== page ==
Madhur also doubles as a receptionist and a counsellor. It is her job to convert the enquiries into admissions. She is also the first point of contact for walk-in customers such as Roopa Kumari Sharma, a newly-wed bride who is now sitting across the table.

"Bank mein naukri milegi? (Will I get a job in a bank)?" asks Sharma who is accompanied by her husband, a daily-wage labourer. "Magar humne Commerce nahi kiya. (I haven't studied Commerce)."

Madhur assures her that she can indeed get a job in a bank. And it doesn't matter what she has studied as long as she pays up for the course and completes it.

Ahmed watches silently as Madhur closes the deal. She has convinced Sharma to start the very next day and pay half the fees in advance.

"They would have paid the entire amount. You should have asked," Ahmed says.

Madhur isn't very perturbed. She tells her boss that they'll pay up before the end of the month.

Image: Hasib Ahmed runs English Today, a small English-speaking academy that doubles up as a tuition class for school children.
Photographs: Abhishek Mande Bhot/

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In India, learning English is quite unlike learning any other foreign language. For one, English isn't exactly 'foreign'.

You also don't learn English as a hobby. You learn it because you don't have a choice.

Ram Avtar Gupta and his father had realised this way back in 1976 when they released the first edition of Rapidex English Speaking Course. Since then the book has been reprinted so many times that Gupta has lost count.

Today it is the flagship brand of Gupta's publishing house, Pustak Mahal. It is also, he claims, one of the most pirated books.

After some probing, he reveals that the Rapidex English series sells more than a million copies each year. Of these 500,000 copies are of its Hindi-to-English edition alone.

(To put it into perspective, as of April this year best-selling author Amish Tripathi's Shiva Trilogy had sold 1.7 million copies in two-and-a-half-years.)

"Initially it was seen as a language of the rich. It is no longer the case. I have known auto rickshaw drivers buying copies of our book. English is the language of the masses. It is a necessity. Without it there are no real job opportunities," Gupta says.


Mohammed Alam has a job.

He is the head chef at a major restaurant chain in Mumbai. At 32, it isn't a mean achievement. Yet when he sits in on presentations or has to decide menus written in English, Alam is at a complete loss.

So after his shift, Alam heads to English Today where he cowers in a bucket seat and goes through the list of words like a five-year-old would:

c-u-p: cuffs

t-a-b-le: tables

s-o-u-p: soofs

Alam's trainer, Kusum Madhur, corrects him:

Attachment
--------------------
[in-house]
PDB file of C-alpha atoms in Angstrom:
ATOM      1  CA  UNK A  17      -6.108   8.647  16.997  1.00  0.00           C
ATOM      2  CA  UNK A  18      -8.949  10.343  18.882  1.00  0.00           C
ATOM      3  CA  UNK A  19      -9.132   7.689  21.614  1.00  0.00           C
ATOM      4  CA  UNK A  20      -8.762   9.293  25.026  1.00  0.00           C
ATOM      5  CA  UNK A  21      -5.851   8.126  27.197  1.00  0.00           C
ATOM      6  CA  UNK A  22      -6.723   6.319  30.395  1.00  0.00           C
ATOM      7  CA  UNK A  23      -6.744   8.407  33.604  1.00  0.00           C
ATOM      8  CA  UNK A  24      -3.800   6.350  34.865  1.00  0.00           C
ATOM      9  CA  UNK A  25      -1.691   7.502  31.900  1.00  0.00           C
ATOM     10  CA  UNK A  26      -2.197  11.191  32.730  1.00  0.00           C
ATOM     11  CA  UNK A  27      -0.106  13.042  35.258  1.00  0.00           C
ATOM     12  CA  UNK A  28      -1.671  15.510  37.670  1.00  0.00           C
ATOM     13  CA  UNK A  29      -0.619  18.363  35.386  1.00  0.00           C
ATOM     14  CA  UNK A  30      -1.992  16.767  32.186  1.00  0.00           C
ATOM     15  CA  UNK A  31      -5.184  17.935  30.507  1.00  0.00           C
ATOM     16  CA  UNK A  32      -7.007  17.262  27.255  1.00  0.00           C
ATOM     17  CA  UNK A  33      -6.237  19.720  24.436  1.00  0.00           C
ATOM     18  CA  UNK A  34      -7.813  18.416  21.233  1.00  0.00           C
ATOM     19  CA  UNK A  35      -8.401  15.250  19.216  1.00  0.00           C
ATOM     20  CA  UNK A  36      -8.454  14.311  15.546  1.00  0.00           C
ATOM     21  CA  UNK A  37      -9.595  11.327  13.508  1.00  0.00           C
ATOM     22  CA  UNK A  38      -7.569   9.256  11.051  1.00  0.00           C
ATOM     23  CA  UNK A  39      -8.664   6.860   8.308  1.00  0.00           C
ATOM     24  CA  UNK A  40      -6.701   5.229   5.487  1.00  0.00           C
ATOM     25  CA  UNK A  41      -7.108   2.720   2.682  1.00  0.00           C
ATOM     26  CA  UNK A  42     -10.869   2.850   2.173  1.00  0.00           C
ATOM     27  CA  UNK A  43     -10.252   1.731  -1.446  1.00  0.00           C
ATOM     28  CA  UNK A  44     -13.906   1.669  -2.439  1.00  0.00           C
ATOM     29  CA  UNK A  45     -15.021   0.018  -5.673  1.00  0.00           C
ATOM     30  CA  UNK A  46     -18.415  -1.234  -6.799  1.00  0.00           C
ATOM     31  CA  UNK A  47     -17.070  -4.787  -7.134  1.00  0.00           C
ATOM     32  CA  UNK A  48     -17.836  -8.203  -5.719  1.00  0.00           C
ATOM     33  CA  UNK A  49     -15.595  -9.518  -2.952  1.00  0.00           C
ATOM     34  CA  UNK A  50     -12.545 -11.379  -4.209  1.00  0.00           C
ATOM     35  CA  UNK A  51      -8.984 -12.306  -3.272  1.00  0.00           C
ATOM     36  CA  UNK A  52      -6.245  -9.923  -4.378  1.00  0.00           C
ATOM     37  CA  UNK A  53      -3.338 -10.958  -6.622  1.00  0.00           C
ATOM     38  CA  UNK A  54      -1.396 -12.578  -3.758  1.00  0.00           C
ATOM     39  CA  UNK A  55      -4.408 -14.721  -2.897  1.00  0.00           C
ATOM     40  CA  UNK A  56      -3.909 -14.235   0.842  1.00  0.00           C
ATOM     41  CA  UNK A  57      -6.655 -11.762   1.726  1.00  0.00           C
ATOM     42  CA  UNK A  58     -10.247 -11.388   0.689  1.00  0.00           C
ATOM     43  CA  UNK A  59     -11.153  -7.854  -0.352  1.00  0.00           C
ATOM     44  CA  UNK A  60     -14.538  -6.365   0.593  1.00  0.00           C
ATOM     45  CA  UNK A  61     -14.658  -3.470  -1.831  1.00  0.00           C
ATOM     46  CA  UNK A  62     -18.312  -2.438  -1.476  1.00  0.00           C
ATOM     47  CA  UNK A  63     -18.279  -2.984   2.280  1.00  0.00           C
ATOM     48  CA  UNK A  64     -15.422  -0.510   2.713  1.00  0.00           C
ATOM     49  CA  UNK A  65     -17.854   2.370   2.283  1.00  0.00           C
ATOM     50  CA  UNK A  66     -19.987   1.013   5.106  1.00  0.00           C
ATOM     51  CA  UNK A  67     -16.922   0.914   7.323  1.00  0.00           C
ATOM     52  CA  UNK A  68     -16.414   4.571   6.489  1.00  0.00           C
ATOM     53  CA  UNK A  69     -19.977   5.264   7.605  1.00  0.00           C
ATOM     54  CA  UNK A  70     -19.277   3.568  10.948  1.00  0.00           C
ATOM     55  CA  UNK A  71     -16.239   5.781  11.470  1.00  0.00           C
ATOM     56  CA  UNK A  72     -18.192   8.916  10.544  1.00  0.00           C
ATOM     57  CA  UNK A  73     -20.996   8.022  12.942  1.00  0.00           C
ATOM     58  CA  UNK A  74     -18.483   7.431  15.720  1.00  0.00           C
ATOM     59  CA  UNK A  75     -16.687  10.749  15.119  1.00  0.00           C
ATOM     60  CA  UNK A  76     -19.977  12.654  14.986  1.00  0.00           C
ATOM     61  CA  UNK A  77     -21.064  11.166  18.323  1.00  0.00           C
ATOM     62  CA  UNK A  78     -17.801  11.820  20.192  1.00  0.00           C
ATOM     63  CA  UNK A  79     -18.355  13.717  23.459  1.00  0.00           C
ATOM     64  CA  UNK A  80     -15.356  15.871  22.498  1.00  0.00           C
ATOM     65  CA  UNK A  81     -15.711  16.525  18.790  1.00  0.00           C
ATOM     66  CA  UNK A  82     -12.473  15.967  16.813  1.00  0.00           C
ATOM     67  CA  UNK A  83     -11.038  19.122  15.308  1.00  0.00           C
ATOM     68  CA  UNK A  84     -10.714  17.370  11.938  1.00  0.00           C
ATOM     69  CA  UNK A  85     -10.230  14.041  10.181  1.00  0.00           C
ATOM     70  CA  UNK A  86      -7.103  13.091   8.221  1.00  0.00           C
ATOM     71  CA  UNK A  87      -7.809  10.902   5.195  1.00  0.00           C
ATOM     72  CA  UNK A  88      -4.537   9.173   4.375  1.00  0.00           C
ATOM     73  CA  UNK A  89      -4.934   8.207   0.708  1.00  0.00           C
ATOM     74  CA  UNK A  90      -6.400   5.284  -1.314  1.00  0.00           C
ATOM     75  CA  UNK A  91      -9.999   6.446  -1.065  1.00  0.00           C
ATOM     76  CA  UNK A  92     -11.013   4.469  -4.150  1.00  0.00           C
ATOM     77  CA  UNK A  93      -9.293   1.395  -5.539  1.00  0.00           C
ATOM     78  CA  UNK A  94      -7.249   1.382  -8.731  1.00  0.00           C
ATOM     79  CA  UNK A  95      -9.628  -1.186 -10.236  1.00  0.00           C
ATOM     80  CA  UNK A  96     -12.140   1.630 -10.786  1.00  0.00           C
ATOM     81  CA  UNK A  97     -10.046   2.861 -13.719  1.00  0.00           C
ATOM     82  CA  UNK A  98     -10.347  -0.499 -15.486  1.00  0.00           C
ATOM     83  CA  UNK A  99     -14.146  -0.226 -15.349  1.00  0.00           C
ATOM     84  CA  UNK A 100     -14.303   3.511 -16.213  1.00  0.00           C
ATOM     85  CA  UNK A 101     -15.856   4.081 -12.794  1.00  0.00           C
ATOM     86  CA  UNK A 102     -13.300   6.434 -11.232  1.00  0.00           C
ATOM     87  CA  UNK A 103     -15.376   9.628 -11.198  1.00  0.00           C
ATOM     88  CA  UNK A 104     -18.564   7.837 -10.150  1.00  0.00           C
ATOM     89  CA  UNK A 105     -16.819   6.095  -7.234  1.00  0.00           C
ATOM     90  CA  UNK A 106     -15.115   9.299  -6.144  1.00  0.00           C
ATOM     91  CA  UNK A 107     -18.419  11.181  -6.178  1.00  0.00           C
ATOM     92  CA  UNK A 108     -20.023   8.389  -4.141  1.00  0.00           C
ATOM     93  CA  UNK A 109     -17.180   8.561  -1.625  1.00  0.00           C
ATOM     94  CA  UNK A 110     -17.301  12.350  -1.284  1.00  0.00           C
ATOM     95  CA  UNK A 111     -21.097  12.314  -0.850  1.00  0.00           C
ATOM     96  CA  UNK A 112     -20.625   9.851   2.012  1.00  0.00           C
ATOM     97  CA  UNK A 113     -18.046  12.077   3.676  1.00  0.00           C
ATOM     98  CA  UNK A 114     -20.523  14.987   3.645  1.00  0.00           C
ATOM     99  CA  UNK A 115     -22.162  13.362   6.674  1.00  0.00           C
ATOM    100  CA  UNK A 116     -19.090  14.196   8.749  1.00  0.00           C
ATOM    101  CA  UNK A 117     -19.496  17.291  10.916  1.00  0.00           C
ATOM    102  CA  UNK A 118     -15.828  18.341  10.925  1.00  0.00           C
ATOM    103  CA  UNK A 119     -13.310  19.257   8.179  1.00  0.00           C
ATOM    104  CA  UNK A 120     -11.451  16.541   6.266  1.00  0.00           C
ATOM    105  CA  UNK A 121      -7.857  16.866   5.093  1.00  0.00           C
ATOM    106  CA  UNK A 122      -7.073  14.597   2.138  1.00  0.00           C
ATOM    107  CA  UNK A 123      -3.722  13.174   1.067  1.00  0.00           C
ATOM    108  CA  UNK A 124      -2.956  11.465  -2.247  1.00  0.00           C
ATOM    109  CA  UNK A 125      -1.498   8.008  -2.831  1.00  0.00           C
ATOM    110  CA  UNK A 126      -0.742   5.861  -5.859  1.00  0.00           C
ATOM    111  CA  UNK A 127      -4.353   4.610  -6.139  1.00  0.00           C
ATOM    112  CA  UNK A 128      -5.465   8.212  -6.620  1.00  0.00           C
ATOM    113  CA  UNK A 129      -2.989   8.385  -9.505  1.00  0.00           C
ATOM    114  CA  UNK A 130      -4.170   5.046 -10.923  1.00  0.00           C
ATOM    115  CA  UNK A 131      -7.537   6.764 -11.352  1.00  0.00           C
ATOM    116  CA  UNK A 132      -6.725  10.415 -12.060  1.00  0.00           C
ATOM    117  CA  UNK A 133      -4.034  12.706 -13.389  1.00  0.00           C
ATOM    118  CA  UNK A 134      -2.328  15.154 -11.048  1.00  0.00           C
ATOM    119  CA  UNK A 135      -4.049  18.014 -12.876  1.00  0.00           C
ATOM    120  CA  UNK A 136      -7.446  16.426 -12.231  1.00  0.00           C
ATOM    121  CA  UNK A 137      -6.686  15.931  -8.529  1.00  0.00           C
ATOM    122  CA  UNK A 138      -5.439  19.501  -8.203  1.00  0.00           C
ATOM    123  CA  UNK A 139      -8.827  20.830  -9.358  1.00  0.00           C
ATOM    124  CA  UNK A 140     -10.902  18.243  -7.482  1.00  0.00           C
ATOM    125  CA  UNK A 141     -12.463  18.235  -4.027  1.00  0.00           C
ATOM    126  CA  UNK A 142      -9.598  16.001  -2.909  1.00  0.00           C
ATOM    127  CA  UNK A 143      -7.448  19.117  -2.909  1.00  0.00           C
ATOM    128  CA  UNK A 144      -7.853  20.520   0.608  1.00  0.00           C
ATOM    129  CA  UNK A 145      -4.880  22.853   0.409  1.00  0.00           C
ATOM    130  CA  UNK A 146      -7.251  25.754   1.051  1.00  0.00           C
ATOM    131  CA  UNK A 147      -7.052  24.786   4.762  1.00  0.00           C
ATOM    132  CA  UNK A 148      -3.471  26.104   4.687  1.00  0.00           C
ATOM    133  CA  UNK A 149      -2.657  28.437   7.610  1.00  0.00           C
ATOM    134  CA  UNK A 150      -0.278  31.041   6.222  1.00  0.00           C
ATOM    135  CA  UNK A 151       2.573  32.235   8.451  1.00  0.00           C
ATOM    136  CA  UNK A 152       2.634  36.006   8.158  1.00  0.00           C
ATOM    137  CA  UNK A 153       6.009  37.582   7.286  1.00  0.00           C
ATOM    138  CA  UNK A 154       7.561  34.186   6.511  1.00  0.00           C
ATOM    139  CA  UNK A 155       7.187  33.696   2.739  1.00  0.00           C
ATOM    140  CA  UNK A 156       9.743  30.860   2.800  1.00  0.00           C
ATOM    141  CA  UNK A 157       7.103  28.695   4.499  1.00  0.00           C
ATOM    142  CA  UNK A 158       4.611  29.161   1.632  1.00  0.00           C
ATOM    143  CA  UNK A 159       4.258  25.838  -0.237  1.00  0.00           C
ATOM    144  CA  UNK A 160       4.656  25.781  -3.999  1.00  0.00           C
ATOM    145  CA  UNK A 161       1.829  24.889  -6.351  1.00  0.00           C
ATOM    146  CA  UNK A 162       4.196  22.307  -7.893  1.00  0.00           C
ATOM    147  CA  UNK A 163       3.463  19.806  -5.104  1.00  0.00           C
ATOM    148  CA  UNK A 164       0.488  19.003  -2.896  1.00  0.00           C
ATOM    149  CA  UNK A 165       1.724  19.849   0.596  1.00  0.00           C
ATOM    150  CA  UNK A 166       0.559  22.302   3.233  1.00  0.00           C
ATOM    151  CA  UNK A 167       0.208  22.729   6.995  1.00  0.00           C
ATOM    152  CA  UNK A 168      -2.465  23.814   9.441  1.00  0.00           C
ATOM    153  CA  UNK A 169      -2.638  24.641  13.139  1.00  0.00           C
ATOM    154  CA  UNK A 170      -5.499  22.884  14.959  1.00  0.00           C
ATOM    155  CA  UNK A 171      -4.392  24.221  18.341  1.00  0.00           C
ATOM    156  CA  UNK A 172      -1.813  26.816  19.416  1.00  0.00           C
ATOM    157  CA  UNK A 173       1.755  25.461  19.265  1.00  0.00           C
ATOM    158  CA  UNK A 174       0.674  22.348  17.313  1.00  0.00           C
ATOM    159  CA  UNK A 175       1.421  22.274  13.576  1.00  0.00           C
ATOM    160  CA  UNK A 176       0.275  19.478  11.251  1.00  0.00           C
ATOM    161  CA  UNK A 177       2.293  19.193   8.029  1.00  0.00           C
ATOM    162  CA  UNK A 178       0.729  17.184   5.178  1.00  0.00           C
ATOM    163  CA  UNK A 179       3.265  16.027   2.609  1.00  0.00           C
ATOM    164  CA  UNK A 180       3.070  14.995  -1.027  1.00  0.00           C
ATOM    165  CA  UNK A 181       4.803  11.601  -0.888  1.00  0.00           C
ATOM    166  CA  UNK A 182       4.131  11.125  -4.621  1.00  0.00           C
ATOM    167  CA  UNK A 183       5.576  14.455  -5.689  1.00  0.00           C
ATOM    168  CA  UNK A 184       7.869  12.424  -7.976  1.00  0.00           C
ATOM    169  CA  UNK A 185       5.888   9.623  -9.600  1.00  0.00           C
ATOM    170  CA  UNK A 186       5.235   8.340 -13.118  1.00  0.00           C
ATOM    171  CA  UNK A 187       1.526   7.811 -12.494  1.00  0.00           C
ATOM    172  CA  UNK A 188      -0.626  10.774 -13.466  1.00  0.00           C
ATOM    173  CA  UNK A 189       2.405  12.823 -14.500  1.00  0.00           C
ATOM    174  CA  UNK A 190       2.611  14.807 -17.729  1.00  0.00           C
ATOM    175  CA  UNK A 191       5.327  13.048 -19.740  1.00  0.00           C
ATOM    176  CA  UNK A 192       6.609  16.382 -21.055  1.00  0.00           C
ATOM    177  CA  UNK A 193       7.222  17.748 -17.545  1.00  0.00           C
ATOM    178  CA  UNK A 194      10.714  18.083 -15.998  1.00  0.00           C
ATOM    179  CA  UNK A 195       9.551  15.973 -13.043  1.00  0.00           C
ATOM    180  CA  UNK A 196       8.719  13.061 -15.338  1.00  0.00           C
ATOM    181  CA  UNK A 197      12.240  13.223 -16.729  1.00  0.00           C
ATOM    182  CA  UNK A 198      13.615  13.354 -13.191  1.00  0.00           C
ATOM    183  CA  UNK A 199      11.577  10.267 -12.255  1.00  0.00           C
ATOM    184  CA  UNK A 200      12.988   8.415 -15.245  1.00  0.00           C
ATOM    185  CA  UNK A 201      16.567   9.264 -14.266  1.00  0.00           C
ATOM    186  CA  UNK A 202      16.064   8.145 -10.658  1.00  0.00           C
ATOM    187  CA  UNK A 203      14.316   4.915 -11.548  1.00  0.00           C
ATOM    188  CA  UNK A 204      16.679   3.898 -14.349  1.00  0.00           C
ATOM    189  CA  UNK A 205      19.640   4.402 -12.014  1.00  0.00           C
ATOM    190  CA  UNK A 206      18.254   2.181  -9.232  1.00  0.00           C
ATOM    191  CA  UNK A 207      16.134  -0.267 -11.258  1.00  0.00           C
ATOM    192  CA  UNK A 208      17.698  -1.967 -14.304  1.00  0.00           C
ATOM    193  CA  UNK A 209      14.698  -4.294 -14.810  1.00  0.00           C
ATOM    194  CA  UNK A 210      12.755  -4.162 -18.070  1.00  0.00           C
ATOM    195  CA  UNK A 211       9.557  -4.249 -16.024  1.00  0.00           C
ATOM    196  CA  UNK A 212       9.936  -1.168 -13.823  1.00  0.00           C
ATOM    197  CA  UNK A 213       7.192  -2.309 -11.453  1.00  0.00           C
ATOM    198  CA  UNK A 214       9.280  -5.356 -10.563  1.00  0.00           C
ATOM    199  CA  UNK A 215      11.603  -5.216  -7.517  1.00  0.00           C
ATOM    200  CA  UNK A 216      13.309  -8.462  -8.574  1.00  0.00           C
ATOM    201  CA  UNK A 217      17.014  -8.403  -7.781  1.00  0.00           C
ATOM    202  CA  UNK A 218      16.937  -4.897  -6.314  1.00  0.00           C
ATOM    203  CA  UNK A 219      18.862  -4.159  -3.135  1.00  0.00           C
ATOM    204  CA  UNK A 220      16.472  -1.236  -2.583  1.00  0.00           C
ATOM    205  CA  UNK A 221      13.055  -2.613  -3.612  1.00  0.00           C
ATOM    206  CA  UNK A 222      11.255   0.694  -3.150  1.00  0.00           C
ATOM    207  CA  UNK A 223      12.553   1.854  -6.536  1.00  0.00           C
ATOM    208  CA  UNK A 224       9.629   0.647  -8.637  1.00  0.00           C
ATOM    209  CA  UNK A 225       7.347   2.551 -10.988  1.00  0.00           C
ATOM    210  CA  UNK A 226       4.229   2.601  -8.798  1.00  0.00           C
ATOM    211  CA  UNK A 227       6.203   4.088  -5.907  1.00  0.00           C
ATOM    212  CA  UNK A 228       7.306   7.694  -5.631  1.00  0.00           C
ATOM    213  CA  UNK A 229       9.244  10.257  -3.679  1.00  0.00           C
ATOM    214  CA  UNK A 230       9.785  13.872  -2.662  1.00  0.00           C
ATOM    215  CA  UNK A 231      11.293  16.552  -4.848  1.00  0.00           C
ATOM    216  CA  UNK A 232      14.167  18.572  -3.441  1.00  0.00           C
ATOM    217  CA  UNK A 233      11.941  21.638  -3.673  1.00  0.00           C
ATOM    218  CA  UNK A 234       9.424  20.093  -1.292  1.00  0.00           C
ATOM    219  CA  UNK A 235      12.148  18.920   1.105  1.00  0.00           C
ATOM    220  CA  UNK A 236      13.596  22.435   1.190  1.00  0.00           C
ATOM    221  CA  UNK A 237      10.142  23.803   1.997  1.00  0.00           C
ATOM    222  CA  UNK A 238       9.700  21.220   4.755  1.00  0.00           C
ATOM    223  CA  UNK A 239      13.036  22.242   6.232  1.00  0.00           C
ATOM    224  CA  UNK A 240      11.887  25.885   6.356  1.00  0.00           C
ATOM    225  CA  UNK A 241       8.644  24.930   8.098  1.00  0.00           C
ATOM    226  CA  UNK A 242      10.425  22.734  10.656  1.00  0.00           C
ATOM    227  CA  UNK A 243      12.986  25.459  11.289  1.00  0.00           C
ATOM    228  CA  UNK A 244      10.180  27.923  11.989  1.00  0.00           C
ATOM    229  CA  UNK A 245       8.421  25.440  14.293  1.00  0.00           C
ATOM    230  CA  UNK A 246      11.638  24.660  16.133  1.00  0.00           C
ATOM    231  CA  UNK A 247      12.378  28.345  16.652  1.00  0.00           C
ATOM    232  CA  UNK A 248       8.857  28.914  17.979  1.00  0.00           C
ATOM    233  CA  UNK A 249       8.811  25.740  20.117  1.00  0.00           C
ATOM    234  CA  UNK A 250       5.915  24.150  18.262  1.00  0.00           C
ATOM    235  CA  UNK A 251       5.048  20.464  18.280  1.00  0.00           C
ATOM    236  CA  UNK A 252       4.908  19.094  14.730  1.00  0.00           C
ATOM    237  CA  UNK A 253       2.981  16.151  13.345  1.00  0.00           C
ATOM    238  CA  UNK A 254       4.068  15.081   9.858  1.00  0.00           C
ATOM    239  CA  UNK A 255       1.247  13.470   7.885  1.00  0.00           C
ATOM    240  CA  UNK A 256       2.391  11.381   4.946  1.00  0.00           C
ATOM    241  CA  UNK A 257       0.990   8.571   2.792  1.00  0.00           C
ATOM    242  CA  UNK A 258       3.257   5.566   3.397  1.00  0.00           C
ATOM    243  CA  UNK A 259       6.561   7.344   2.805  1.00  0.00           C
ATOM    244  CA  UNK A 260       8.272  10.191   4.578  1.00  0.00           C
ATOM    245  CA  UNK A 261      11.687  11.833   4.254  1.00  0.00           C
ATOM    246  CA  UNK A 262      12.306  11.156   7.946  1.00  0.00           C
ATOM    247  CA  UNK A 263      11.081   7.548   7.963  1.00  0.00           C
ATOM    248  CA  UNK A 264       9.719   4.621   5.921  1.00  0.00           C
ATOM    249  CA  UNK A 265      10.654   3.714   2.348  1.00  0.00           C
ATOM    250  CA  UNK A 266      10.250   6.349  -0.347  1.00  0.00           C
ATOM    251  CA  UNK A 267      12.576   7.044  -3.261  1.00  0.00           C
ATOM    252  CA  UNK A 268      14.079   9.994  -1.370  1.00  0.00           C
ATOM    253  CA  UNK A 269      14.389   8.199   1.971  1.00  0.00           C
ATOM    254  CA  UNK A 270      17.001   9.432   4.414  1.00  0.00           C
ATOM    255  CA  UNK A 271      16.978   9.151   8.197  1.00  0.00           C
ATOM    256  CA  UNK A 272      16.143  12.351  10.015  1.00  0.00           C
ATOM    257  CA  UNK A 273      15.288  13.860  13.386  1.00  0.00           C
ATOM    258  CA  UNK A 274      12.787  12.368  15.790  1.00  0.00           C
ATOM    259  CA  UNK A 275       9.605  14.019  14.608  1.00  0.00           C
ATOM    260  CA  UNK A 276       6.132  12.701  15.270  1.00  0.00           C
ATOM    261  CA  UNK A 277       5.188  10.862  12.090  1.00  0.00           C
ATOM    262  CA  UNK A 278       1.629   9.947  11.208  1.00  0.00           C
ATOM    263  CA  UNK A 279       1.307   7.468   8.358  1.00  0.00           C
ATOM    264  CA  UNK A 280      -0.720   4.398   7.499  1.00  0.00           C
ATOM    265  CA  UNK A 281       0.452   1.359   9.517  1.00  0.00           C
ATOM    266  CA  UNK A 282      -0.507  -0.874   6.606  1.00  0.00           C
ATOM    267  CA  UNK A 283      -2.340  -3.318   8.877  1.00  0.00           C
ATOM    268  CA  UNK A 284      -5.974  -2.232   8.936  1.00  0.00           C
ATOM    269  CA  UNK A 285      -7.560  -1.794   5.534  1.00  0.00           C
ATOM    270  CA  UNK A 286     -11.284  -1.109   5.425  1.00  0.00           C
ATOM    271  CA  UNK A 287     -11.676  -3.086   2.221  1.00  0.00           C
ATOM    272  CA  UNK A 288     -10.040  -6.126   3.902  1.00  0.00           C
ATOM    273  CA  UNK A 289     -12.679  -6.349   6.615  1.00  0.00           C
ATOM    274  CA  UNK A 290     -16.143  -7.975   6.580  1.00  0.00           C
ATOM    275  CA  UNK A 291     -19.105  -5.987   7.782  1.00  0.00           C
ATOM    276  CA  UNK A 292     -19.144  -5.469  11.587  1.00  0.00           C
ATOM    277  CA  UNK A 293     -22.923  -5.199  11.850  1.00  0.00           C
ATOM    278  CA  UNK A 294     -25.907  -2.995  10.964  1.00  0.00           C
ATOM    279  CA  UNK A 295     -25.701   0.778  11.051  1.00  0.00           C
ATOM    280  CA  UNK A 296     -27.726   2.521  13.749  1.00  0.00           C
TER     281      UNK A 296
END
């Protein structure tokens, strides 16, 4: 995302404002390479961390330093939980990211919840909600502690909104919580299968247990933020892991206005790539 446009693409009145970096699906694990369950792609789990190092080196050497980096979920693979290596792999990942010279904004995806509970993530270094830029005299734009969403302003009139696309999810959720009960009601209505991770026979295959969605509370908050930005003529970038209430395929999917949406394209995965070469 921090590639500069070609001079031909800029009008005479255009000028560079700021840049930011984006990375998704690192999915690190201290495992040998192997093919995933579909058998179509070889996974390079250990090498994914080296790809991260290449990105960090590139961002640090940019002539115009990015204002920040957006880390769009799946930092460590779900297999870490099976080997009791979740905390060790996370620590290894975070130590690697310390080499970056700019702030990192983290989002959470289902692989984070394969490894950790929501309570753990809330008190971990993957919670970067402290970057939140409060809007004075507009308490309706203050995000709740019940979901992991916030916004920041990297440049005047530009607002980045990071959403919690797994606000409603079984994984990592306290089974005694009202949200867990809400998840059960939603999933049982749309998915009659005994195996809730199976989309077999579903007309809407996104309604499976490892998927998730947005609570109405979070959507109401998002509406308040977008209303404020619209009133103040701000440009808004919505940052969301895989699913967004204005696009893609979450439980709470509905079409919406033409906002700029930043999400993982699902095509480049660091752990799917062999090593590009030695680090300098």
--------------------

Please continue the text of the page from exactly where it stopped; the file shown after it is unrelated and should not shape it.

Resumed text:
"It is cup, table, soup…" she says.

Alam says it right once and then goes back to pronouncing it the way he'd been doing.

It is a struggle he admits but he is at it.

Others in the class include a housewife who finds it embarrassing to attend her children's open house, a teenage girl who wants to find a better job and another boy who hopes it will help him build the confidence to approach girls.

Their refrain is the same: 'We know the language but we cannot speak it'.

The classrooms of English Today and Speak Well are in many ways a microcosm of our society.

While employers struggle to find qualified candidates, millions of young women and men are unable to find jobs.

According to a Bloomberg report, over a million Indians enter the workforce every month and these figures threaten to only get worse in the coming two decades -- the crucial period during which policy makers are hoping to cash in on the 'demographic dividend' of its sizeable youth population.

The employability solutions company Aspiring Minds in its survey points out that less than half of about five million students who graduate from universities each year are employable.

Around me in the room, I am looking at that majority as it struggles to pronounce monosyllabic words. Either they studied in a different language, or they were taught English by teachers who can barely speak it themselves.

Image: Mohammed Alam labours to pronounce simple English words
Photographs: Abhishek Mande Bhot/

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English Vinglish: India's other half that struggles to keep up

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It is past 9am on a Tuesday morning. Saket Koli is packing his bags to leave for work at the end of his lecture at a Speak Well franchisee.

Koli is 28 and works for a large software company.

When he is travelling, Koli spends his time reading on a new e-book app he's downloaded. Currently, he's reading Sun Tzu's The Art of War on his phone in part because it's available for free and also because "it just helps to familiarise yourself with the language".

Koli's biggest hindrance is the American accent. "We have American clients. I just don't understand what they say!" he says incredulously.

He's preparing though. Every night he tries to squeeze in an American film that's playing on television. He tries to familiarise himself with the accent. The subtitles help him a great deal.

"Eventually I hope I am able to understand the entire movie without the subtitles," he says.

Koli's favourite movie series is Rocky.

"I've watched all of them," he says, "I like Rocky. He struggles. Just like me."

Image: Speak Well claims to be Mumbai's 'No. 1 training institute'. Across 70-odd centres including those outside of the city, it provides employment to about 640 people.
Photographs: Abhishek Mande Bhot/